Thursday, July 7, 2016

Protecting Your Network From Photos Uploads

Adam C. Engst (May 2015):

My Internet connection runs at 30 Mbps down and 5 Mbps up, and when I turned on iCloud Photo Library for the first time, Photos completely destroyed Internet performance for every device in the house: Web pages loaded slowly, Google Hangouts struggled, Netflix buffered repeatedly, Rdio stuttered, and even Dark Sky on the iPhone timed out getting climate data. I had to promise to pause syncing whenever Tristan needed to do homework (which is whenever he’s home, it seems), and it was clearly something that couldn’t run during our work days.

I recently enabled iCloud Photo Library for a small library in our household, and it did more than reduce the Internet performance. It made all our Macs and devices stop working. Web pages immediately showed errors. Mail and Dropbox wouldn’t sync at all. Apple TV couldn’t play anything. Wi-Fi calling didn’t work. This is with a pretty fast cable connection. Oh, and quitting Photos doesn’t provide relief because uploads continue via a helper process.

Every other network-intensive app that I use—Arq, CrashPlan, Dropbox, etc.—includes a bandwidth limiter. (Apps that upload seem to cause more problems than ones that download.) Photos has no throttle, just an off switch, which doesn’t really help because neither of its settings does what I want. Let it run, and no other app on any device can realistically access the Internet. Turn it off, and the photos never upload. It boggles the mind that the app was released this way and not fixed in the 15 months since (or, seemingly, in Sierra).

The standard advice is to install the Network Link Conditioner and use it to limit the bandwidth available to your Mac. To do this, you need to be a registered developer. Then you can download the “Hardware IO Tools for Xcode 7.3” and double-click the Network Link Conditioner.prefPane.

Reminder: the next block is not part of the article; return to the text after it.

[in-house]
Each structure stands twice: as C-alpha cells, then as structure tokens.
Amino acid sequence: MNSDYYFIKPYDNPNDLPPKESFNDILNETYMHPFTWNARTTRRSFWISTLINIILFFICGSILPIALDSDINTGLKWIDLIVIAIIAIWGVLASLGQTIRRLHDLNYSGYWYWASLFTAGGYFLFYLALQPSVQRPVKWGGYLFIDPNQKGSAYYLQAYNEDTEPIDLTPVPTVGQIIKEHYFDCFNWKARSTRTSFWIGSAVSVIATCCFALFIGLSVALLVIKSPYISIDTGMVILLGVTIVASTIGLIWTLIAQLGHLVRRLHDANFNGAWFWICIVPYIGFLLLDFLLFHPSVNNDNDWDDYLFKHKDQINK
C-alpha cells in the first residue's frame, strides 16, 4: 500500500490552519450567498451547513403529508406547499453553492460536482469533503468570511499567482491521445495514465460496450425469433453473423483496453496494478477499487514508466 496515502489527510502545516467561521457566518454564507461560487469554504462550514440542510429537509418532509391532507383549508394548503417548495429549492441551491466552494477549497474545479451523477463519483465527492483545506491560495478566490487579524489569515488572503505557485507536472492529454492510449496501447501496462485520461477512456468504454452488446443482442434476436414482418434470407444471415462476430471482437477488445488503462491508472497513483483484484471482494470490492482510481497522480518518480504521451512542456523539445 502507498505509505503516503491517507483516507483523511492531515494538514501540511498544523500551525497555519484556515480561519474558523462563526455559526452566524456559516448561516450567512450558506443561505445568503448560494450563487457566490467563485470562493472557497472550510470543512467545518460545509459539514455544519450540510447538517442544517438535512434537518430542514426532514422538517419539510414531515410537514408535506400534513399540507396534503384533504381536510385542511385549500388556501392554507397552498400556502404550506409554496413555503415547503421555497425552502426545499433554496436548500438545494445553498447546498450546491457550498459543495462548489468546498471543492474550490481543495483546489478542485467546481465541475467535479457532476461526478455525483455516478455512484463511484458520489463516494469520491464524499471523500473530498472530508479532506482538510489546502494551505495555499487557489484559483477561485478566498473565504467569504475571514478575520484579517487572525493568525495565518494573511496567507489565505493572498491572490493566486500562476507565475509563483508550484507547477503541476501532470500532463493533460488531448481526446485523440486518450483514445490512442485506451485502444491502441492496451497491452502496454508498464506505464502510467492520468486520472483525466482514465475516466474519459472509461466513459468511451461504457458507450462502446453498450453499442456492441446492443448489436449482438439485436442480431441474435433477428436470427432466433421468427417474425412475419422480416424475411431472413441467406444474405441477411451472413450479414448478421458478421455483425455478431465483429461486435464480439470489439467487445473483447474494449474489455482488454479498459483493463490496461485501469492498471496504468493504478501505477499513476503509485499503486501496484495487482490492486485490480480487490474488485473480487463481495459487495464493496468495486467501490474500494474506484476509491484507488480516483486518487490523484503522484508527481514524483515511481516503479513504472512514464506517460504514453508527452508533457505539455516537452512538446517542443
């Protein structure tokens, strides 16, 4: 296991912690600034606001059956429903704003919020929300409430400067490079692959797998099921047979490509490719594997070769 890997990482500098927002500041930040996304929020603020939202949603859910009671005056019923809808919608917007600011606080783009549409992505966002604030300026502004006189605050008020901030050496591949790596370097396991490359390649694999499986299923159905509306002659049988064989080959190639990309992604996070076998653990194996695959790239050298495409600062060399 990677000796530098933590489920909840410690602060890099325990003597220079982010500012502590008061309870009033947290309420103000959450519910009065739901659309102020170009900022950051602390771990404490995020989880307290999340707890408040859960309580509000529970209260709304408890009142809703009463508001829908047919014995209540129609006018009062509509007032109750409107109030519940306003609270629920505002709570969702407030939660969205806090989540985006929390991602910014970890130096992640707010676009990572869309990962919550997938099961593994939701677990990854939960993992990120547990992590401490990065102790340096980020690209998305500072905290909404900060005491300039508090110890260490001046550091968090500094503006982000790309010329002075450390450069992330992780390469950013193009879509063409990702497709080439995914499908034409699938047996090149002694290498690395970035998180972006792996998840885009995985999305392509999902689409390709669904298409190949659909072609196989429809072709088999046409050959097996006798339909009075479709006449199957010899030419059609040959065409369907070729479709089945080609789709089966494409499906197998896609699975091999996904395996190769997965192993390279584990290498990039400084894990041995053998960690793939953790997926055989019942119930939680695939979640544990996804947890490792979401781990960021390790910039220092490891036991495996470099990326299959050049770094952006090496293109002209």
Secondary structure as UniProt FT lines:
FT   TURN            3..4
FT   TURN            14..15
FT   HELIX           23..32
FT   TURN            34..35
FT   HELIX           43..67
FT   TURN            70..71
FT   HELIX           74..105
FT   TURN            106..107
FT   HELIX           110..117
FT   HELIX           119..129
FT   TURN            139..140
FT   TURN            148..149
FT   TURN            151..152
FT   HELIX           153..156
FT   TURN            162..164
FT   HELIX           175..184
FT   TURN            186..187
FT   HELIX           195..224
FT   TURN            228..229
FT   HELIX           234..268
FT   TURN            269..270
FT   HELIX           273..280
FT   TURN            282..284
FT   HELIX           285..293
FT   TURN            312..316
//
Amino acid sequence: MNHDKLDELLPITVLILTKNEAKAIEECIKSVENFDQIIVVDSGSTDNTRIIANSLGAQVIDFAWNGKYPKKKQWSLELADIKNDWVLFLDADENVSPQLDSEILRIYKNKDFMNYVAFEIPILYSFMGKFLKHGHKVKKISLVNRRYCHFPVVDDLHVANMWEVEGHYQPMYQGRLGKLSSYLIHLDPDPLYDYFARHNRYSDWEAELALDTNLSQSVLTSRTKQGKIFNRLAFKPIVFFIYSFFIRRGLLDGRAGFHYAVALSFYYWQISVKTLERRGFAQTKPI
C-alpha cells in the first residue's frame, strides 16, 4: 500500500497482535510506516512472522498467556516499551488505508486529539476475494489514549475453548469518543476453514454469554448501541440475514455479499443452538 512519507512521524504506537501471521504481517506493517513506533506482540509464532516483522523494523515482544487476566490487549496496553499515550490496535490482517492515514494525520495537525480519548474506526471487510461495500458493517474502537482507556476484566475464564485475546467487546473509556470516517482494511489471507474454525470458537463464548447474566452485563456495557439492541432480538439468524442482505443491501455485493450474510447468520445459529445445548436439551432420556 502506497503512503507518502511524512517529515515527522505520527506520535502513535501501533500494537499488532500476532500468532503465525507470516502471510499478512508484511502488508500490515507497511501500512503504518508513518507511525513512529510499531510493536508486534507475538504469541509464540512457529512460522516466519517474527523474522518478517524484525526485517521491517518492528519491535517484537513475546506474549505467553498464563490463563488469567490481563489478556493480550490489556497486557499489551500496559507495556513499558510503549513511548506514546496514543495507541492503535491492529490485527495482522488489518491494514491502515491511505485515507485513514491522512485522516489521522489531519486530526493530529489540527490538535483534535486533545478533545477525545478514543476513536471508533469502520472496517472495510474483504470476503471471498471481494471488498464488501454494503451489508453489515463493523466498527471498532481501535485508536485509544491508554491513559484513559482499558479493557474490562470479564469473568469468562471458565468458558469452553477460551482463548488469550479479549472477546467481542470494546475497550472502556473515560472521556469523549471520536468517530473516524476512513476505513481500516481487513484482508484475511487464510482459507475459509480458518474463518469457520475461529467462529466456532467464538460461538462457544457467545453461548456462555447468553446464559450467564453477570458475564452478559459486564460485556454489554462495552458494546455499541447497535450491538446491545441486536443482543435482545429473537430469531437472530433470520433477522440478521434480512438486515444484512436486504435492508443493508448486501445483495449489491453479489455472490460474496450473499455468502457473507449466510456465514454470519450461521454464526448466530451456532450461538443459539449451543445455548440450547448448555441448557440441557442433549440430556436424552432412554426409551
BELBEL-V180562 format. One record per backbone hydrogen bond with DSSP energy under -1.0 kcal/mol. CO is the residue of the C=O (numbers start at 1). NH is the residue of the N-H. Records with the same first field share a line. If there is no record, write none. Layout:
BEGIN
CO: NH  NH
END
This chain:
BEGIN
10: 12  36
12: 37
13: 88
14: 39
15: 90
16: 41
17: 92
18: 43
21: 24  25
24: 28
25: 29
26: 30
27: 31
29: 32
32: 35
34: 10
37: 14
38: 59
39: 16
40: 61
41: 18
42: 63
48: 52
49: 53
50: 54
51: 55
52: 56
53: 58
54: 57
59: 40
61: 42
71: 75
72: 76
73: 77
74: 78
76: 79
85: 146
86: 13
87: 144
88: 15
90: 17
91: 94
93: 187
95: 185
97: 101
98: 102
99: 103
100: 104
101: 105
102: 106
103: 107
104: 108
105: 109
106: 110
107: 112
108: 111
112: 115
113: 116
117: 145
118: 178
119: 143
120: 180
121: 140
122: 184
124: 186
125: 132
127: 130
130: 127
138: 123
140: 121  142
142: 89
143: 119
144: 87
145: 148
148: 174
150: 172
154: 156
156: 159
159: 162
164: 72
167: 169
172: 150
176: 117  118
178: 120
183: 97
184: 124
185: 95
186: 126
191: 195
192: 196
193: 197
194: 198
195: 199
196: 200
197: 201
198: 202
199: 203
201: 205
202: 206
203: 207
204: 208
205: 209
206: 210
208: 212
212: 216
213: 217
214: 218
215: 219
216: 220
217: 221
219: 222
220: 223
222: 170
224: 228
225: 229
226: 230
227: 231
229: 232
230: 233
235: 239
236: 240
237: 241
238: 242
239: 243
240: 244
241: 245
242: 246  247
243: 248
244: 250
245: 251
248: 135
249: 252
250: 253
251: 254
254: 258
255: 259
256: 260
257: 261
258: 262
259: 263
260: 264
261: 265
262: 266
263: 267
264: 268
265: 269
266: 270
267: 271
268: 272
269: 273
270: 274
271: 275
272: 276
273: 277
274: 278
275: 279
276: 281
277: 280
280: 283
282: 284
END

Note that if your Mac’s login account is a Standard rather than Admin user, you will not be able to click the button to enable Network Link Conditioner after installing it. System Preferences will beachball forever. However, because it affects the entire Mac, you can enable it from an Admin account and it will still limit the bandwidth of Photos running in another account. Even once it’s installed and enabled, Network Link Conditioner won’t work if you boot the Mac and log into a Standard account. You have to first log into an Admin account in order for it to load properly.

The problem with using Network Link Conditioner is that the network will also be slowed down for every other process on the Mac. Also, Photos may still monopolize the throttled connection and prevent other apps from doing anything. To fix this you would need to use a more involved method to limit the bandwidth for a particular process (via Rosyna Keller). I have not tried this, but it looks like that process would be cloudd and that it handles more than just Photos syncing, so this would still be an imperfect solution.

Previously: iCloud Photo Library: the Missing FAQ, More Problems With iCloud Photo Library Uploads.

And, speaking of Photos, Glenn Fleishman:

Yup, that’s right: hidden photos appear in plain sight in albums and the main view in Photos. Media marked hidden disappears only from Moments, Collections, and Years. If you use iCloud Photo Library, the same is true, because the photos or videos you’ve hidden need to sync among your devices so that they are in the same state on all of them.

Update (2016-07-08): Garrett Murray:

Had the same problem when Photos first came out. Took 3 weeks of night-only NLC uploading on my Mac to finish initial sync.

2 Comments RSS · Twitter

It would be interesting to see if having a router that does fq_codel improves this (or not). []

Caching server built into the sharing system preference (since High Sierra? Maybe earlier?) can dramatically help with bandwidth issues. Many people know it caches software updates, but it can also cache iCloud data and if you have multiple devices sharing the same iCloud based data it can make a significant difference in your Internet use.

Of course you need a machine, preferably always on, with enough disk space to cache things. I have a Mac Pro I leave on that does multiple things so adding a 2TB drive dedicated just to caching was not a big deal - and the cache does use most of it now. I can really tell when setting up a new iOS device and using the restore from iCloud feature.

I still think the original point of this article is valid - Apple does need to provide better network controls for background services and heck, any kind of view into their cloud syncing even if it was terminal only would be a huge improvement at this point. Sad that in all this time it's still not great :/

I know this is an old post but I got here via search so if someone else does too, perhaps this might also be useful.

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